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. Last Updated: 07/27/2016

$3M Campaign Sells Beer Drinkers on Cans

Photo by ITAR-TASSA $3 million television campaign advertises aluminum cans as a preferred package but does not promote any specific brands.
Two aluminum can makers have launched a $3 million television advertising campaign to wean Russian beer drinkers off the bottle.

The Russian subsidiary of Rexam PLC, the world's largest beverage can maker, and Russian Aluminum's subsidiary Rostar have put aside their rivalry to work together on improving the image of cans among bottle-bred beer drinkers.

"We started the campaign last year and are continuing now with the slogan: ?The aluminum can -- one more reason to love your beer,'" said Anto Saar, Rexam Russia's marketing director, in an e-mail interview last week.

And consumers appear to be listening. Rexam Russia recorded a 50 percent increase in sales of aluminum cans from last year.

The collective advertising campaign spent $1 million last year and plans to spend another $2 million this year to dispel commonly held myths about beer in aluminum cans.

"People are under the impression that beer in cans has preservatives, but that belief has decreased by 20 percent since the beginning of our campaign last year," said Saar, quoting research done by Rexam. "Another myth is that canned beer retains a metallic aftertaste; this is impossible because of a coating on the inside of every beverage can that prevents the beer from ever coming in contact with aluminum."

The campaign introduced two short commercials on all major Russian television channels last June. In total, three commercials were developed by ARS communications, Somerset Hart and the Dago and Top Film Studios. "We have to make some final adjustments to the music in the last video, which will be aired in October," said Olga Kotova, client services director of ARS communications.

The commercials do not advertise specific breweries but promote aluminum cans as a preferred package for beer in general. But Kotova said the cans in the commercials do have the basic color schemes of popular beer brands.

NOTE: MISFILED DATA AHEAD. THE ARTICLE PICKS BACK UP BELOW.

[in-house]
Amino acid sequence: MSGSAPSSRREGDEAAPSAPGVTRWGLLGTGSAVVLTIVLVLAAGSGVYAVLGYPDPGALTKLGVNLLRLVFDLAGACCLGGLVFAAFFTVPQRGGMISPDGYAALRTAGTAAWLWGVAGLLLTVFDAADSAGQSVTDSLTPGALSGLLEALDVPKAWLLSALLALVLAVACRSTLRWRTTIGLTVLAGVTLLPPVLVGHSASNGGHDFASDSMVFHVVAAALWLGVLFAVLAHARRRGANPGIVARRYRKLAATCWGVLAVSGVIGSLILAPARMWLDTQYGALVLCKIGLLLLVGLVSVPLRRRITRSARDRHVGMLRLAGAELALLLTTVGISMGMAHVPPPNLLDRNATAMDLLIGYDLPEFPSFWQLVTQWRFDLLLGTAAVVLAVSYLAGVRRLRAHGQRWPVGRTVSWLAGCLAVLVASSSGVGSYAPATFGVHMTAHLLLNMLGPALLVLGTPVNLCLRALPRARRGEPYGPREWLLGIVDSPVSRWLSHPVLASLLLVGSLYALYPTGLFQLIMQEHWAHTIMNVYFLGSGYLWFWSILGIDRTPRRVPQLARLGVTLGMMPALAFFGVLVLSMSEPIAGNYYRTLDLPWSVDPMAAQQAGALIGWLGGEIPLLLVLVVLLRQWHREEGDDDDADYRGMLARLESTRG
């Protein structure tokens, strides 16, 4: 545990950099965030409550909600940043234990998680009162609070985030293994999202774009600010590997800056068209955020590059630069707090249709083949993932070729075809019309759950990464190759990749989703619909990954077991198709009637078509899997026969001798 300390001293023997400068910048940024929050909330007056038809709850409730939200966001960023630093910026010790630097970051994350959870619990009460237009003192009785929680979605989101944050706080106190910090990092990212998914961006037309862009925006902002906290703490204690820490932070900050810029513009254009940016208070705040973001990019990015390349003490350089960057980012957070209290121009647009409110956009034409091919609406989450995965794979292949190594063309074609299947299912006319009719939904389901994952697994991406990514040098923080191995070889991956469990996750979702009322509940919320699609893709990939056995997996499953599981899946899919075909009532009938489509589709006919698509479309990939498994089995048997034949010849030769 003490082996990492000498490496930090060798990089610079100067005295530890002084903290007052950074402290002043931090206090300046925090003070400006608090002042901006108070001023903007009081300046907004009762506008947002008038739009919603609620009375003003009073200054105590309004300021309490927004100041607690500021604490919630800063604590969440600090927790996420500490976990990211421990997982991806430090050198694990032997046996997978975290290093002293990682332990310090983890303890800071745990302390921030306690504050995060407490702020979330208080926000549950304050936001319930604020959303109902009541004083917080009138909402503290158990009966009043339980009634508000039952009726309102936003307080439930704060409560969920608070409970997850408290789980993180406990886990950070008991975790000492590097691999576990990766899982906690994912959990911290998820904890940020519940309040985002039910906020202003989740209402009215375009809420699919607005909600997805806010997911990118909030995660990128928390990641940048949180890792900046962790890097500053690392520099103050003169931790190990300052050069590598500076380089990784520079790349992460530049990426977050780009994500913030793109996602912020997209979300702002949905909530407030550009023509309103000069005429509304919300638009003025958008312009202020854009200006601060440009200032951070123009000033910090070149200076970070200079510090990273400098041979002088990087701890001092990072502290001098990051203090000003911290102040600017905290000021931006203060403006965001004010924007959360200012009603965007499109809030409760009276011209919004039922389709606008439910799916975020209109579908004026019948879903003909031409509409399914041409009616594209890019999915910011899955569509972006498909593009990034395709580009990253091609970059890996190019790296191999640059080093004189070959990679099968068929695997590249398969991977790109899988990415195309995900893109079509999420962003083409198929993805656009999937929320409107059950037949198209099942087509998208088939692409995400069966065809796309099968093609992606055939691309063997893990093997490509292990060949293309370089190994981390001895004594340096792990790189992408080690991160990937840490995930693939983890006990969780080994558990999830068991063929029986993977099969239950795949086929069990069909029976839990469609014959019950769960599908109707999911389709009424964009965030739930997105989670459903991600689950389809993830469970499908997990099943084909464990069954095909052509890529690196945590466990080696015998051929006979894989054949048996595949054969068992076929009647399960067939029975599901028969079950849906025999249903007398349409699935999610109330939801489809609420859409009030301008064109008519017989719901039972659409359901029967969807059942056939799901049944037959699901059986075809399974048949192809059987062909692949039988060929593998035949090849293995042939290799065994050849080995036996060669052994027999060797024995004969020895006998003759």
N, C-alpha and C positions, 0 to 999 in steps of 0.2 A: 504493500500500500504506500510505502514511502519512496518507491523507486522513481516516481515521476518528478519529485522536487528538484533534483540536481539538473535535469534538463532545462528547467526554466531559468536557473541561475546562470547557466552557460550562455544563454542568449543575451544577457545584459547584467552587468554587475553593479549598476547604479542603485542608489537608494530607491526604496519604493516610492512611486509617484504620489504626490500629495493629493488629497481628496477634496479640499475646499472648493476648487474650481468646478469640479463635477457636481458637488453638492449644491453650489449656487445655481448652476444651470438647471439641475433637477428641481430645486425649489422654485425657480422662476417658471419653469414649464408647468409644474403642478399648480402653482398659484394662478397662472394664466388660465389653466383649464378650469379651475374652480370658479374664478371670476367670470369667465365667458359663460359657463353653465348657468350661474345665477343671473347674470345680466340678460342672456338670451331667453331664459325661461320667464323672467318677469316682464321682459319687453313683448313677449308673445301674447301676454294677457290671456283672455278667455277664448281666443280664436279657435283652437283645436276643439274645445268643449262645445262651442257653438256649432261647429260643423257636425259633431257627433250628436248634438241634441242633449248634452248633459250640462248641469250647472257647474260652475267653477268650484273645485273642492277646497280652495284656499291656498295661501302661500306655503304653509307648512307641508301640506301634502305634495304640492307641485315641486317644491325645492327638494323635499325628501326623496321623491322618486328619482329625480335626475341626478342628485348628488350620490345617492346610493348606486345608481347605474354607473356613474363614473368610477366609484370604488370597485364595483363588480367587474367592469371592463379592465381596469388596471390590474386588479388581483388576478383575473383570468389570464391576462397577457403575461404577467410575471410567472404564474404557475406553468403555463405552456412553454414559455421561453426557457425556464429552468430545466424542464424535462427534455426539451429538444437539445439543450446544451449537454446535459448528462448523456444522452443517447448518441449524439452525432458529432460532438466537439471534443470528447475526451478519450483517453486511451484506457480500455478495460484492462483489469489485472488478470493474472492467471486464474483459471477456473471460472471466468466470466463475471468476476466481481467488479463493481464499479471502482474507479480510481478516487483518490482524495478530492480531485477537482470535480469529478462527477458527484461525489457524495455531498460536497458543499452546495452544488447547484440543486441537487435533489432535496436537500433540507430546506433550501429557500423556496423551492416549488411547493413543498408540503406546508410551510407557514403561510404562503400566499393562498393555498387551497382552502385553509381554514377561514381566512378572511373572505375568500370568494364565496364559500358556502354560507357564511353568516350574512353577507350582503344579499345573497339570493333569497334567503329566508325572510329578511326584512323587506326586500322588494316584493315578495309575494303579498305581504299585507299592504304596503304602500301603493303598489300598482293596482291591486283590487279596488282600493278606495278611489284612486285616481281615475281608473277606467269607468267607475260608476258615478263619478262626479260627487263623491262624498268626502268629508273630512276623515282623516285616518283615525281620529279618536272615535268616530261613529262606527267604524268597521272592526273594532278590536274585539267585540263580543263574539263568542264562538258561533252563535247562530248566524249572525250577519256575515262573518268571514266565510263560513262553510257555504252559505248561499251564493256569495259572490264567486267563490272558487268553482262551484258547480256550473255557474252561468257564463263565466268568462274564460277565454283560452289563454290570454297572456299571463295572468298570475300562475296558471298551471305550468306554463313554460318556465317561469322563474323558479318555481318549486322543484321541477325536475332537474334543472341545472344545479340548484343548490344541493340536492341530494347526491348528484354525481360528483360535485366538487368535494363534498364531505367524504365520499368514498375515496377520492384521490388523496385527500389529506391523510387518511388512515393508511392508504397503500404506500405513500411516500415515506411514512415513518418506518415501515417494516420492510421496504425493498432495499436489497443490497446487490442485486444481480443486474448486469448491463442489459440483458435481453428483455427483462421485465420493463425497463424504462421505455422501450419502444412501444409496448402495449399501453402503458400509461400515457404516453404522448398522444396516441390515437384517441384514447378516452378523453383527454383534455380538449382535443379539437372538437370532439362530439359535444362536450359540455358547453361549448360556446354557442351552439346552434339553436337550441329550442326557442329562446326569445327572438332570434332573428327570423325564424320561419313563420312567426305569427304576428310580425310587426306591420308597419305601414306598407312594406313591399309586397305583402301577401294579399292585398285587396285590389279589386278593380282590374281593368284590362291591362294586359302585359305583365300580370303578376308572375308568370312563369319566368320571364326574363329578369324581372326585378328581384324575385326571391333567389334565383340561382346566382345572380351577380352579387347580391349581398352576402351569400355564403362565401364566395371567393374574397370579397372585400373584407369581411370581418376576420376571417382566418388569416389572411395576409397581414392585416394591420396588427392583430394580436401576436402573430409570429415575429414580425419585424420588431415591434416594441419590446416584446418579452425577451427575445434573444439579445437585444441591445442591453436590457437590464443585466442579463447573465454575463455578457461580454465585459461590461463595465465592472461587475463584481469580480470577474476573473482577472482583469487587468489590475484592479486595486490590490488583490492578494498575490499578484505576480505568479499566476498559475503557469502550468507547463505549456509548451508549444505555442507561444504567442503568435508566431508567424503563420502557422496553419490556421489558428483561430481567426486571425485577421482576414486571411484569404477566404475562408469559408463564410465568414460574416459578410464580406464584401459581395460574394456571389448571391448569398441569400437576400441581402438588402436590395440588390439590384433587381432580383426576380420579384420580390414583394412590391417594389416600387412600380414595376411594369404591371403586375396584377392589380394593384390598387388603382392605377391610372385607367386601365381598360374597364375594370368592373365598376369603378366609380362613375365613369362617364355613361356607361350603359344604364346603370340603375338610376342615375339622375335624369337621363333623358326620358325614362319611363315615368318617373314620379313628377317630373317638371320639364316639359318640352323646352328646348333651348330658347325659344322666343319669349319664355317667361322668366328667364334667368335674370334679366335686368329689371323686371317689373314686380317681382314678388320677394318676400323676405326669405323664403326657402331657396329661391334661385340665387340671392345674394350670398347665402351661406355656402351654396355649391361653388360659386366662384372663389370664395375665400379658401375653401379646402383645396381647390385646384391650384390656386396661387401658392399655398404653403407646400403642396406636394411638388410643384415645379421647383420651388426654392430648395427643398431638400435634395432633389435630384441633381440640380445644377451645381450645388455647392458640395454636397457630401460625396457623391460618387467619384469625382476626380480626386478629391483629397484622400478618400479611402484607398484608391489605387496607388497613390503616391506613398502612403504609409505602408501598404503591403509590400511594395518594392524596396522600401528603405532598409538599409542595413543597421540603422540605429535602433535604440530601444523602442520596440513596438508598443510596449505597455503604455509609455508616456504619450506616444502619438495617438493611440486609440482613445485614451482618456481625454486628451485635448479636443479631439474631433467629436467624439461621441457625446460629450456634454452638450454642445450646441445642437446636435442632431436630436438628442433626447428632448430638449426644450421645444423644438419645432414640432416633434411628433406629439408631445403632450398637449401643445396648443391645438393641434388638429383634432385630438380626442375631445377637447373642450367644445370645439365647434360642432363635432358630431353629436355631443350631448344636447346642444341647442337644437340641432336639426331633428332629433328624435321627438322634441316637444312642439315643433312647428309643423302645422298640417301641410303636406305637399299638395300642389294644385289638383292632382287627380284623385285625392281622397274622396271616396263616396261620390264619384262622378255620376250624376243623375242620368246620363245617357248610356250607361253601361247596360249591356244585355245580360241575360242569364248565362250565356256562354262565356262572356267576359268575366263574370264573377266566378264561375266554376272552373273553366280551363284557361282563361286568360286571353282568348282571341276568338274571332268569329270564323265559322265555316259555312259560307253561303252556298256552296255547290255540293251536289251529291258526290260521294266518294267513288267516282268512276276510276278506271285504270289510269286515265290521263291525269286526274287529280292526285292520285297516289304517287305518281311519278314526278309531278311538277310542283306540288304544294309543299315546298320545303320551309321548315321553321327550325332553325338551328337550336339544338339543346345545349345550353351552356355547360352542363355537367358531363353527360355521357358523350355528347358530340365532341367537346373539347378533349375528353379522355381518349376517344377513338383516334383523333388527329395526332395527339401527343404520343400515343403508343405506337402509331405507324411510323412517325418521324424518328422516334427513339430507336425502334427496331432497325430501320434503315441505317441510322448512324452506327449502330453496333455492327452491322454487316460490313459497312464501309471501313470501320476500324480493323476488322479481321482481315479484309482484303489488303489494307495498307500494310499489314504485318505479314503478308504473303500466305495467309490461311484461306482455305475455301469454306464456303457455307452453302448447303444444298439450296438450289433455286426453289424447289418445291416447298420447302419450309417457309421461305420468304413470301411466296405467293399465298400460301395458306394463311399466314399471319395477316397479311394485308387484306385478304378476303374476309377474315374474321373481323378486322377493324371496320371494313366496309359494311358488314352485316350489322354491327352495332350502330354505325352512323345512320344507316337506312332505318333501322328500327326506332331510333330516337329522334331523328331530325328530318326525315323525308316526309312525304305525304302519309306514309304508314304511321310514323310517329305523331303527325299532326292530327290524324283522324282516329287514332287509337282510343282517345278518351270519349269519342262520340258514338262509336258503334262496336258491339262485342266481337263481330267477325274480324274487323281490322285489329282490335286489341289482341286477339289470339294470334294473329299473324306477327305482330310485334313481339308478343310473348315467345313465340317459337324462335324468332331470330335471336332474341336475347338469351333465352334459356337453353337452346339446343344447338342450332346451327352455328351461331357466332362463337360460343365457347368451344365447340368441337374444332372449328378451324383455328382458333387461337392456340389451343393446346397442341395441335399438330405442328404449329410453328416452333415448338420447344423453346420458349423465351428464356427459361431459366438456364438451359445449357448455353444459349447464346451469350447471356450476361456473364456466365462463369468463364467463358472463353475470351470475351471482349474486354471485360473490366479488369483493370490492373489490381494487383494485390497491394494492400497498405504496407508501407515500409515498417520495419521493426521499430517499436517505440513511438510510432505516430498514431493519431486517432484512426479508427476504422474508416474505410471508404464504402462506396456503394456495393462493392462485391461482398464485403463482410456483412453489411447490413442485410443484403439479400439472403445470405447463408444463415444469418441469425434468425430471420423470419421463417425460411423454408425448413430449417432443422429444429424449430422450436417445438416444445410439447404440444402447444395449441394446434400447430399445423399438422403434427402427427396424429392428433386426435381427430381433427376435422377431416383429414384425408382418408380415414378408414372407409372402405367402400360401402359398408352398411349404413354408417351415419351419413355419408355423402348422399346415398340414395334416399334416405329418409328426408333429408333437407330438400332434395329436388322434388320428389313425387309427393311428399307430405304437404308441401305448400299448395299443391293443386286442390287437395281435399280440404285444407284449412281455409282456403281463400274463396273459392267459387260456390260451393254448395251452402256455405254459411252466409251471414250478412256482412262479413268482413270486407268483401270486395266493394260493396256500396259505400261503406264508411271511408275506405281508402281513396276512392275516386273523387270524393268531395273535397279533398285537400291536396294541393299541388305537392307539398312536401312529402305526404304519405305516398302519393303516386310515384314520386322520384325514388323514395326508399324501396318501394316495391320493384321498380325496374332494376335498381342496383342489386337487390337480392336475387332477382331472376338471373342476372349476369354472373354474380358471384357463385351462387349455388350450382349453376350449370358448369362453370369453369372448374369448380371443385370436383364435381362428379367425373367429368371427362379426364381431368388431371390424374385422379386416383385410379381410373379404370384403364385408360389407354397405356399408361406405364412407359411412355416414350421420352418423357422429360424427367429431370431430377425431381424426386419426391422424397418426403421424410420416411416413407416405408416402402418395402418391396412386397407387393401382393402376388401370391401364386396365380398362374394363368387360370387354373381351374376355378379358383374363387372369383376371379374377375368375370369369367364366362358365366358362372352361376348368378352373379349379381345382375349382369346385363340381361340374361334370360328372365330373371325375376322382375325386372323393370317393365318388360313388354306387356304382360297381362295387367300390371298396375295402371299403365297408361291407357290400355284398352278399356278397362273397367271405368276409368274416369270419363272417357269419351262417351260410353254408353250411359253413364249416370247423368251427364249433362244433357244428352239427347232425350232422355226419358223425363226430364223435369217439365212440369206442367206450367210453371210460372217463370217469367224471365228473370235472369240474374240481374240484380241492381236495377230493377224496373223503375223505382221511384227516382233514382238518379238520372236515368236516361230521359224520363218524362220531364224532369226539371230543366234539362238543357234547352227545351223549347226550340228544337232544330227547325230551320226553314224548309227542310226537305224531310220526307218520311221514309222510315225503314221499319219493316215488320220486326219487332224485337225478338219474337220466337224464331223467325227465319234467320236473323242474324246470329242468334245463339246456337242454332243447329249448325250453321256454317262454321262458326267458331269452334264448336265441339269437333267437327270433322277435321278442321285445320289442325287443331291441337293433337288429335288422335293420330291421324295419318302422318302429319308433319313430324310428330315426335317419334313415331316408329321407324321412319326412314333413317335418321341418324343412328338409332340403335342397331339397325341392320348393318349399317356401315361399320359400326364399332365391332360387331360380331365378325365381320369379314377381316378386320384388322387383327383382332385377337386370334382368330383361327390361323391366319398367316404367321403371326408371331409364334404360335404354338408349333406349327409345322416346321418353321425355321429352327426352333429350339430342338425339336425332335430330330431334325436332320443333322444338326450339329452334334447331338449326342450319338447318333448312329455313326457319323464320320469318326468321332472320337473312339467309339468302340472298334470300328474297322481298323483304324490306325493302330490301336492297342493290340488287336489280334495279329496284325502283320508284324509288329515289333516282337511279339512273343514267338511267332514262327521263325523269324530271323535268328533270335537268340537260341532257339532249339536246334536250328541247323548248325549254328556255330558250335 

The similarities to trademarked labels do not worry breweries Bravo International and Baltika.

"We don't mind that they're using our image because it's also in our interest that the canning industry develops; it gives us more options," said Maxim Dozmarov, head of Baltika's department of marketing.

But more importantly, say proponents in the beverage industry, cans work out to be more economically viable than bottles. In the short term, the difference is negligible; brewers and can producers said the cost to the beverage producer for both bottles and cans hovers around 3 rubles (10 cents).

But over the long term, said Rostar's marketing director, Vladimir Nichiporuk, the benefits are numerous. "Cans take up less space, weigh less, carry cheaper labels and are 100 percent recyclable as opposed to bottles, which today are cleaned and can be reused no more than 10 times due to heat exposure in the pasteurization process," he said.

But this is not to say that the conventional bottle will die out.

Both aluminum cans and glass bottles have a niche to fill, said Matthew Brown, former deputy editor of The Canmaker, a global canning industry trade magazine.

"Because bottles tend to be more expensive than cans in economies of scale, they are the perfect container for premium beers," he said. At the same time, "there is no point in pouring mass market beer into a container that costs more than the beer itself."

Only 0.07 percent of beers were canned last year, Nichiporuk said. This year that figure increased to between 3 percent and 4 percent.

The rise in the amount of beer being sold in the can doesn't translate directly into a rise in sales for the two Russian-based firms, however. Nichiporuk says that Baltic Beverage Holdings, which through its Baltika and other brands is the largest beer producer in Russia, buys its cans from Can Pack, a Polish aluminum-can producer. Carlsberg Breweries owns a 50-percent stake in BBH and has a worldwide agreement with Can Pack to supply the cans for its breweries.

The Rexam Russia and Rostar sites are the only two factories producing aluminum cans in Russia. Rostar opened its plant in the Moscow region in 1998 at a cost of $100 million. Rexam Russia's plant -- also located in the Moscow region -- opened the same year with a price tag of $150 million. The European Bank for Reconstruction and Development put up $45 million of the cost and holds 30 percent of Rexam Russia's shares.

Rexam's factory Rexam 6 predicts output to top off at 1 billion cans this year, a 50 percent increase on last year's figures, while Rostar's production volume is to equal 1.5 billion cans.

Nichiporuk said canning in the beer industry will only continue to grow. "By 2005, I expect 30 percent of all beer will be sold in cans," he said.